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James Russell Soley, Professor U. S. Navy, Confederate Military History, a library of Confederate States Military History: Volume 7.1, The blockade and the cruisers (ed. Clement Anselm Evans) 57 1 Browse Search
William F. Fox, Lt. Col. U. S. V., Regimental Losses in the American Civil War, 1861-1865: A Treatise on the extent and nature of the mortuary losses in the Union regiments, with full and exhaustive statistics compiled from the official records on file in the state military bureaus and at Washington 12 0 Browse Search
George P. Rowell and Company's American Newspaper Directory, containing accurate lists of all the newspapers and periodicals published in the United States and territories, and the dominion of Canada, and British Colonies of North America., together with a description of the towns and cities in which they are published. (ed. George P. Rowell and company) 12 0 Browse Search
Wendell Phillips, Theodore C. Pease, Speeches, Lectures and Letters of Wendell Phillips: Volume 1 8 0 Browse Search
The Daily Dispatch: April 30, 1861., [Electronic resource] 4 0 Browse Search
The picturesque pocket companion, and visitor's guide, through Mount Auburn 4 0 Browse Search
The Daily Dispatch: September 7, 1861., [Electronic resource] 4 0 Browse Search
Historic leaves, volume 8, April, 1909 - January, 1910 4 0 Browse Search
Rebellion Record: a Diary of American Events: Documents and Narratives, Volume 2. (ed. Frank Moore) 4 0 Browse Search
Francis B. Carpenter, Six Months at the White House 4 4 Browse Search
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Browsing named entities in Rebellion Record: a Diary of American Events: Documents and Narratives, Volume 2. (ed. Frank Moore). You can also browse the collection for Cushing or search for Cushing in all documents.

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cavalry, and more than once abandoned by their infantry supports, both officers and enlisted men manfully stood by their guns with a courage and devotion worthy of the highest commendation. Where all did so well, it would be invidious to make distinction, and I therefore simply give the names of all the officers engaged viz.: Major Hunt; Captains Carlisle, Ayres, Griffin, Tidball, and Arnold; Lieutenants Platt, Ransom, Thompson, Webb, Barriga, Green, Edwards, Dresser, Wilson, Throckmorton, Cushing, Harris, Butler, Fuller, Lyford, Will, Benjamin, Babbitt, Haines, Ames, Hasbrouck, Kensel, Harrison, Reed, Barlow, Noyes, Kirby, Elderkin, Ramsay, and Craig. The two latter were killed. I am, sir, very respectfully your obedient servant, Wm. F. Barry, Major 5th Artillery. Medical and surgical report. Arlington, Department N. E. Va., July 26, 1861, Being chief of the Medical Staff with the Army in the Department of N. E. Virginia, I have the honor to make the following repor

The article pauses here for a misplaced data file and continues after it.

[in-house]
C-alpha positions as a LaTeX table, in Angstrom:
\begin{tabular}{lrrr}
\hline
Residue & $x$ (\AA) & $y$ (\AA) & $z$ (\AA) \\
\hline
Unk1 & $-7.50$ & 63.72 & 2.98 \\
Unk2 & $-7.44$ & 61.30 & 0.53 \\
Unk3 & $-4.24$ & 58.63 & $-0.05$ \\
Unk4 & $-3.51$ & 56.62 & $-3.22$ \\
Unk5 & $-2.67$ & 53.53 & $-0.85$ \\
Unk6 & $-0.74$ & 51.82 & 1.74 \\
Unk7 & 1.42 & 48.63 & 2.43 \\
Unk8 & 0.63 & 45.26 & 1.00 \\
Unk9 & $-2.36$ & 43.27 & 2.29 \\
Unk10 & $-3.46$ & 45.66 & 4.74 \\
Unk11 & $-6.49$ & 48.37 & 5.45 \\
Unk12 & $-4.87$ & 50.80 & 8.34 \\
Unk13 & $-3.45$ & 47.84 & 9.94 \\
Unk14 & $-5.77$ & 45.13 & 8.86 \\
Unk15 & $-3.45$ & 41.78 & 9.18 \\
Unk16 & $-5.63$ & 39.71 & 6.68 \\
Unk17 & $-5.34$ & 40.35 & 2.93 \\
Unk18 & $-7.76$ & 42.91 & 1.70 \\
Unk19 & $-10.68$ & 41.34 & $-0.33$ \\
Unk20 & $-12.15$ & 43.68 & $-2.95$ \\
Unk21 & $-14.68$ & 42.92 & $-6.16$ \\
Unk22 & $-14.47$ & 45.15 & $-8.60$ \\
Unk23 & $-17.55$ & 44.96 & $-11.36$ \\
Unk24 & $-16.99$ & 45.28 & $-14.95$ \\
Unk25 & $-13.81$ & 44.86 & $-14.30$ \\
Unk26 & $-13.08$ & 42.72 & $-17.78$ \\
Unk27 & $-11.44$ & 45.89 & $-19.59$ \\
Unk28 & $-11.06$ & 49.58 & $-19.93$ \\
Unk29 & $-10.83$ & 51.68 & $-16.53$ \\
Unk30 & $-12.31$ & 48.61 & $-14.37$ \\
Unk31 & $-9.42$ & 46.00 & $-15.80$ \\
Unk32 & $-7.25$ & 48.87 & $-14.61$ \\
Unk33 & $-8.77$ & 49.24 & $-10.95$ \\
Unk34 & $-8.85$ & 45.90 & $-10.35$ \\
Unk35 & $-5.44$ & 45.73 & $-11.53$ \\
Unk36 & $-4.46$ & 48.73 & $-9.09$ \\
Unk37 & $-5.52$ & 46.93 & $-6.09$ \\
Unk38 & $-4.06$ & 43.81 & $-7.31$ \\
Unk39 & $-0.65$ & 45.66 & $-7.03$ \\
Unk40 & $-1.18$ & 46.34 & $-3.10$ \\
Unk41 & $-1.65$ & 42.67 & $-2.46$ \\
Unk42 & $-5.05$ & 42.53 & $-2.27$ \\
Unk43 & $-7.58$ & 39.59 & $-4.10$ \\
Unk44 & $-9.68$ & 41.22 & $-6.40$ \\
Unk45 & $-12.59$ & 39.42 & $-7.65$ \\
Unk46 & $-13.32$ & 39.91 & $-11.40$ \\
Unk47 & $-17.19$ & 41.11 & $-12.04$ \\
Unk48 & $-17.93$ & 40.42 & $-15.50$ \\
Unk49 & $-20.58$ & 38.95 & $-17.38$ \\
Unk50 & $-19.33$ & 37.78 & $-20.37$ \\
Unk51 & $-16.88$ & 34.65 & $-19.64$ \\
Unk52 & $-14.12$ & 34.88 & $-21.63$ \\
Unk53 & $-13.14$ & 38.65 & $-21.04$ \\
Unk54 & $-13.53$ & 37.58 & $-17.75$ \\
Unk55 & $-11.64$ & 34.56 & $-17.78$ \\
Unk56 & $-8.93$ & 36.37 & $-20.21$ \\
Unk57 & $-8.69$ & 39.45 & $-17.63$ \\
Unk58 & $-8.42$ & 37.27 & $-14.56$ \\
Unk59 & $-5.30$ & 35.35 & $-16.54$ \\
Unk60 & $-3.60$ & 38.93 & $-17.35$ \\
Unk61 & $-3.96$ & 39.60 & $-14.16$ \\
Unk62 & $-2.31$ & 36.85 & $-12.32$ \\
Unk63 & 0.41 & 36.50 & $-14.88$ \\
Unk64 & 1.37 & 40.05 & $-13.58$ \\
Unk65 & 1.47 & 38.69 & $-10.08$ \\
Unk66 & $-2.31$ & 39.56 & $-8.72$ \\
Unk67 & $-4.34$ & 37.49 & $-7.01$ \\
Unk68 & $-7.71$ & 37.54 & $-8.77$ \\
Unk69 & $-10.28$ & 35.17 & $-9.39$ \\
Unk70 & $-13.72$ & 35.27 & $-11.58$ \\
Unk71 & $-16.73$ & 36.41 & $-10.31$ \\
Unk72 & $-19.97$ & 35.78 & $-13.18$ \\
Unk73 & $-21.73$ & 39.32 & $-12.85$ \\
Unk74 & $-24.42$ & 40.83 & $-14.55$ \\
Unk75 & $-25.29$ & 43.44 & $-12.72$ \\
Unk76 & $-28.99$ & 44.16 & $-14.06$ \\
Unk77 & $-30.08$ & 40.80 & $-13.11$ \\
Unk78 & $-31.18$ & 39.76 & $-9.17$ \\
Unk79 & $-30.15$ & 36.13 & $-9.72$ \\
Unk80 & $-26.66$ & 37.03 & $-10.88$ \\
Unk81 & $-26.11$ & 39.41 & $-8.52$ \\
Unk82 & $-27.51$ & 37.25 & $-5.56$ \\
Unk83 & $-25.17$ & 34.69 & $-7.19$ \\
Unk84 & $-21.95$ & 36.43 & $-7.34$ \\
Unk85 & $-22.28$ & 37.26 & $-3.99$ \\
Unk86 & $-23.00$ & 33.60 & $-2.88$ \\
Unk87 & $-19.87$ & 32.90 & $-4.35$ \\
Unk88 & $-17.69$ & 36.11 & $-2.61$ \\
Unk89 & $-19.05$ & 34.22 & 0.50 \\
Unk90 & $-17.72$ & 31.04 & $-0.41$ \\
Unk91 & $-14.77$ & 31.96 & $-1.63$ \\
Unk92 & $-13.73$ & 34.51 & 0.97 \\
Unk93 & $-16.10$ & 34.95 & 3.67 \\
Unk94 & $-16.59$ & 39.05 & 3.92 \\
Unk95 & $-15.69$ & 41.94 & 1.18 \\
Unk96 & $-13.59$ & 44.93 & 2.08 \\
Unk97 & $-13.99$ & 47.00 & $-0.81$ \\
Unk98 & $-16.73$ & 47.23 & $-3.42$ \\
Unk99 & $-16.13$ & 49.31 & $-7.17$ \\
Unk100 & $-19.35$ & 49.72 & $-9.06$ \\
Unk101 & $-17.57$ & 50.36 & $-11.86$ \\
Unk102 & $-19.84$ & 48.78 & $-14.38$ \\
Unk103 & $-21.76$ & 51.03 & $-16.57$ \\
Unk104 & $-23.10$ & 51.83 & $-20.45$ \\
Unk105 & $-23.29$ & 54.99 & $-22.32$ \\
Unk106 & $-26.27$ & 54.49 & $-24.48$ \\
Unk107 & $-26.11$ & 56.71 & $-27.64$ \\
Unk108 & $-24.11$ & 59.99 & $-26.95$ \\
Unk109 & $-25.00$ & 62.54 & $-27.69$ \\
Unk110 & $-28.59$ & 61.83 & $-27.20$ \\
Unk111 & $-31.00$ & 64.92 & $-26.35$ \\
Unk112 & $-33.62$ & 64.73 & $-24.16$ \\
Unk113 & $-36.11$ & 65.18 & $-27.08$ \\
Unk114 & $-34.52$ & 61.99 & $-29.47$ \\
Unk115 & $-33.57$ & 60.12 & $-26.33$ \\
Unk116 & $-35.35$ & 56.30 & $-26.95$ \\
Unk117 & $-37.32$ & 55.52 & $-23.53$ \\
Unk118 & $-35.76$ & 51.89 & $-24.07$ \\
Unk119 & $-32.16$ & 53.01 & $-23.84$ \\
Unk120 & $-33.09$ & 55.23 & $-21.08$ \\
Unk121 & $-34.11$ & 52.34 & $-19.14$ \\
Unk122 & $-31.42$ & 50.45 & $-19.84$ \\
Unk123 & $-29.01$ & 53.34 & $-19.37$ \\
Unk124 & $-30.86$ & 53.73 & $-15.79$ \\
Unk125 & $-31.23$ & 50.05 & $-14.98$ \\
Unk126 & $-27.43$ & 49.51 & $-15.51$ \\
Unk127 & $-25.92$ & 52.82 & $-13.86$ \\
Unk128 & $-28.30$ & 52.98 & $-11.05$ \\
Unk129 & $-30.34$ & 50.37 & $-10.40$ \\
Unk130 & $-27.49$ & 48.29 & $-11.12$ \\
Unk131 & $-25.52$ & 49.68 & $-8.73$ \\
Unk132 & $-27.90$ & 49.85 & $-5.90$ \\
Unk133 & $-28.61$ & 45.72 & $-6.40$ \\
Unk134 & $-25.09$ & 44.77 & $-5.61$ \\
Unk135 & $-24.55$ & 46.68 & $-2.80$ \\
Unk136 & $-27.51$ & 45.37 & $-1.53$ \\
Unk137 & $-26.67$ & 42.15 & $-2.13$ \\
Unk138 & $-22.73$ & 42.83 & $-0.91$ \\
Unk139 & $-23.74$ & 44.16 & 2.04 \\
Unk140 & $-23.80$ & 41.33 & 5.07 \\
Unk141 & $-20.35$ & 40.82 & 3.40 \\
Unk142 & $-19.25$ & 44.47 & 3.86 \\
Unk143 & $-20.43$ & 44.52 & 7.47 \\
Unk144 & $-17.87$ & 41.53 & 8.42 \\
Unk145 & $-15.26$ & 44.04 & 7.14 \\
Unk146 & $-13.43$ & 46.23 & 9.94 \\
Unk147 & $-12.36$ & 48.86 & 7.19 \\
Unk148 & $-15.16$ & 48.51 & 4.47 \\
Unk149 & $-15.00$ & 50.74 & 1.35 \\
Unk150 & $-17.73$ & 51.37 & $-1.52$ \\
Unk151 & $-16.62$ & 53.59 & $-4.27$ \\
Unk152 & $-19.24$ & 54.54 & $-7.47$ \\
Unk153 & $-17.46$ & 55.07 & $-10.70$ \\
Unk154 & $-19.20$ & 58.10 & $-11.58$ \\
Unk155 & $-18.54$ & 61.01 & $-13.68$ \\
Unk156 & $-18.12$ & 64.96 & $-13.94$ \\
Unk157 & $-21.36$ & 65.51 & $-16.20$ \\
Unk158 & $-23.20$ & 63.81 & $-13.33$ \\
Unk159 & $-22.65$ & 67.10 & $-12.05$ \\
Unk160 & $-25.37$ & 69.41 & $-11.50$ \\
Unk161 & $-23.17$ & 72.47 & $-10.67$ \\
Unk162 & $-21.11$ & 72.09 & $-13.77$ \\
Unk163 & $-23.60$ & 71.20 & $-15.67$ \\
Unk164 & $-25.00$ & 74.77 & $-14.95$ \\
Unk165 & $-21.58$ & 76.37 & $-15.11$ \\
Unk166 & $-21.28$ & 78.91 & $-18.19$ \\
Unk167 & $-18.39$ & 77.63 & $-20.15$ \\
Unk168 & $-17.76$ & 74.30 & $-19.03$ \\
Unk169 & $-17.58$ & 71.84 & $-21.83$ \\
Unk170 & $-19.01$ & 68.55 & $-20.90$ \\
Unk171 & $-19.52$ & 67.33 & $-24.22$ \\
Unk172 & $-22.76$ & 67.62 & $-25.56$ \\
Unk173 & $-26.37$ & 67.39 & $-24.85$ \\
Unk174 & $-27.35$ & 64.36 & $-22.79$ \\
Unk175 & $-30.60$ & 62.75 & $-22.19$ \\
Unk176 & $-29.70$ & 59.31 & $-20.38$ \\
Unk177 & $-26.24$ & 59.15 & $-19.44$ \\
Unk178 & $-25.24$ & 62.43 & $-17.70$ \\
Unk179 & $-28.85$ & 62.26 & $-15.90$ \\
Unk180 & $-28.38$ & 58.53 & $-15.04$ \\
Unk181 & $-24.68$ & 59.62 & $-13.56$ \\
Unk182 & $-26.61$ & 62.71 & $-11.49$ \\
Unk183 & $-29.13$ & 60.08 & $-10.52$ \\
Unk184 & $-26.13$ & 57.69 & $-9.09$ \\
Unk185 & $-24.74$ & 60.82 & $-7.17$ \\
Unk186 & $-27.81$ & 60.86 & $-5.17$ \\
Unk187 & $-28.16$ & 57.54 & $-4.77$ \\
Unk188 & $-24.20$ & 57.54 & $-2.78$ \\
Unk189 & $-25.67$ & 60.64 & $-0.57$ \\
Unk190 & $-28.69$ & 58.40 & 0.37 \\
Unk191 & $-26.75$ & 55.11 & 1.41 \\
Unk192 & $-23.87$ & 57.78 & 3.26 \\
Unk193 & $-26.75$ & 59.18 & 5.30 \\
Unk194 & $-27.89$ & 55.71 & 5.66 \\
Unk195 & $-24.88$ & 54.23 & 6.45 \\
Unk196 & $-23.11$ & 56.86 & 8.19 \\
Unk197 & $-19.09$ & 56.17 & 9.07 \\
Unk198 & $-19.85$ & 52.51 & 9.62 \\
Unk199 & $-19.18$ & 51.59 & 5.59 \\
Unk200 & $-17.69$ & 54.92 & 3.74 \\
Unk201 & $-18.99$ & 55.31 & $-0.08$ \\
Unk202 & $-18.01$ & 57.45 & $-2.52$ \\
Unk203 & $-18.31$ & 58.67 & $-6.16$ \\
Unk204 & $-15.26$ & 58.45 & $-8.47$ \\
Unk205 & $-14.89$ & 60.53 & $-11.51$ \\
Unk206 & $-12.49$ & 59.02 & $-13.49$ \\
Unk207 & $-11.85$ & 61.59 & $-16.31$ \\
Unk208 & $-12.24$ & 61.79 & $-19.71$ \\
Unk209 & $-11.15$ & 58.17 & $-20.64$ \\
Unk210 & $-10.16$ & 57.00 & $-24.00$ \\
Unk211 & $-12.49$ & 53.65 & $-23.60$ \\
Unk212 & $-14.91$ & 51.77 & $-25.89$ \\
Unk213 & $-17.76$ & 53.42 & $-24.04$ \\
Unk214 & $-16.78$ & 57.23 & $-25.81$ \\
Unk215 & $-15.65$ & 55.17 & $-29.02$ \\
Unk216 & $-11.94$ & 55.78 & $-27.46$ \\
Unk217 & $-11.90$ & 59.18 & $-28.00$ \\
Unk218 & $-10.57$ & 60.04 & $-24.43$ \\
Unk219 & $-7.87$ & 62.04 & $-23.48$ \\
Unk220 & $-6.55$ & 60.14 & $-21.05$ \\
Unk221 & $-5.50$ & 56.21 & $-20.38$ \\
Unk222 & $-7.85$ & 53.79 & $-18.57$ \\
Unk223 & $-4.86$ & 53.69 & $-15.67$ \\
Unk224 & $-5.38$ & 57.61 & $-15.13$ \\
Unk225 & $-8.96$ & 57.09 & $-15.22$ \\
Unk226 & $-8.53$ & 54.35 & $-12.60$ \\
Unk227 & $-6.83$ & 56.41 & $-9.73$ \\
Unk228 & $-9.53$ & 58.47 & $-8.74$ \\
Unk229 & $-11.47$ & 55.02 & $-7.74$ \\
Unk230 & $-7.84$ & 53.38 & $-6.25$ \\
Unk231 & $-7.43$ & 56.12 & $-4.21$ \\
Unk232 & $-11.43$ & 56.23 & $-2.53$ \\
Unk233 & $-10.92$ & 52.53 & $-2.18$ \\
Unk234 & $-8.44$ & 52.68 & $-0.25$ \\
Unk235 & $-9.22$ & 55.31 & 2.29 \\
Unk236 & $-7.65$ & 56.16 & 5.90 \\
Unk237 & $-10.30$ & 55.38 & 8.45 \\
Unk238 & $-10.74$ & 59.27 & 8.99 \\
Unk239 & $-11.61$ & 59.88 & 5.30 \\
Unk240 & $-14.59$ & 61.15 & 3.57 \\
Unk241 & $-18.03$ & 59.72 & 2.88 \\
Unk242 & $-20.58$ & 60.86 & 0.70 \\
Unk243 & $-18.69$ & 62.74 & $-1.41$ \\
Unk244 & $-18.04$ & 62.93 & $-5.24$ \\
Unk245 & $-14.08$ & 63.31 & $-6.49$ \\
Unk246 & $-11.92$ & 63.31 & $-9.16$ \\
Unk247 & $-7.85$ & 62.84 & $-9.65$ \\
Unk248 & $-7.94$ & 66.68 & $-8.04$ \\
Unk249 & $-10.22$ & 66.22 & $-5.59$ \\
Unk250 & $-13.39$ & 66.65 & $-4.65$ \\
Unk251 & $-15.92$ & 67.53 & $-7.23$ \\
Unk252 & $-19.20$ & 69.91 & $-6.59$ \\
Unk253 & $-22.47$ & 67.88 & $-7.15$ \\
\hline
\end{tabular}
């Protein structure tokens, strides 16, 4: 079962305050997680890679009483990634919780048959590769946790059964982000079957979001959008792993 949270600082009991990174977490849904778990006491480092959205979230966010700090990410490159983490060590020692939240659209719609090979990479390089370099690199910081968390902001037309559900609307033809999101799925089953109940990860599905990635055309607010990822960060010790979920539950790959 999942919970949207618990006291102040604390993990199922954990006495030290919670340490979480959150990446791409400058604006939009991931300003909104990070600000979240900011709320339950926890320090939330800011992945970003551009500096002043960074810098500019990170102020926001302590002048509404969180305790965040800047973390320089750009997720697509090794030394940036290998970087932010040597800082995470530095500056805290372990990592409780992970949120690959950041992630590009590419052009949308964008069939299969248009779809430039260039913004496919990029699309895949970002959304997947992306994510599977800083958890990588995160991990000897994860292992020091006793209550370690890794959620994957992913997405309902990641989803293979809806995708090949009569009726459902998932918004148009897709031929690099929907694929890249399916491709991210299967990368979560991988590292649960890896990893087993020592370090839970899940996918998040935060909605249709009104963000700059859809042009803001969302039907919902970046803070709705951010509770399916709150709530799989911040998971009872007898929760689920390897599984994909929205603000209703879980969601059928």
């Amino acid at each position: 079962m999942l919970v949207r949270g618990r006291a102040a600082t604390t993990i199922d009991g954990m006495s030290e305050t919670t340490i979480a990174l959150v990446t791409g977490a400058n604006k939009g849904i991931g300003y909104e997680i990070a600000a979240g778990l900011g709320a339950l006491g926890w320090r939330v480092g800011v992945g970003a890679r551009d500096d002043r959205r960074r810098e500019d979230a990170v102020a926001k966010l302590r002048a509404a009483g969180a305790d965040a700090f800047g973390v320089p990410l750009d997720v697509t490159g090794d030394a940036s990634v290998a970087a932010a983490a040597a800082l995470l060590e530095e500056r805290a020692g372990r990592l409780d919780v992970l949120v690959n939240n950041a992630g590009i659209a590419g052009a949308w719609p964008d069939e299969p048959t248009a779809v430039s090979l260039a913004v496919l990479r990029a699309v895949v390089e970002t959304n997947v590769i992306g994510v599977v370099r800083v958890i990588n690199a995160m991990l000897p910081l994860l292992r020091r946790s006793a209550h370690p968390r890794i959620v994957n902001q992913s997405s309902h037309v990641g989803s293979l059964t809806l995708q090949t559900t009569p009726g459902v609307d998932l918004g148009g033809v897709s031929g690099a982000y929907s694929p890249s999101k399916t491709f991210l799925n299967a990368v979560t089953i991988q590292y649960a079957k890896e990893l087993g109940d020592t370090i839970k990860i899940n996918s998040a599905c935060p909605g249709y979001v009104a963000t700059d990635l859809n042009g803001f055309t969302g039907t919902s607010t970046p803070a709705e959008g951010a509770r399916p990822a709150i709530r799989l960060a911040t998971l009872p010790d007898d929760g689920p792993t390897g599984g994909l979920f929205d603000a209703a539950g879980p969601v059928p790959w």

re not wanted we can live within ourselves, and it shall be prohibited to send them abroad. Let them try that, and if England breaks the blockade for cotton, rice, and tobacco, make her say Please, sir, under the guns of our forts before she shall have a pound of any thing. Among all the extraordinary events of the last few months, the most surprising, the most marvellous, and the most fearful, is the palpable revelation that the people of the free States, high and low, from Everett and Cushing to the lowest Zouave, including Meagher, were fully ripe for a military despotism. They have accepted it without a moment's hesitation, given their Constitution to the winds, rushed into its embrace, and surrendered themselves without a murmur and without reserve, to the power of a man who is known to have no experience in arms or government, and who has shown himself to be a blackguard, a liar, and a coward. Such stupidity and baseness are without parallel in human history.--Charleston C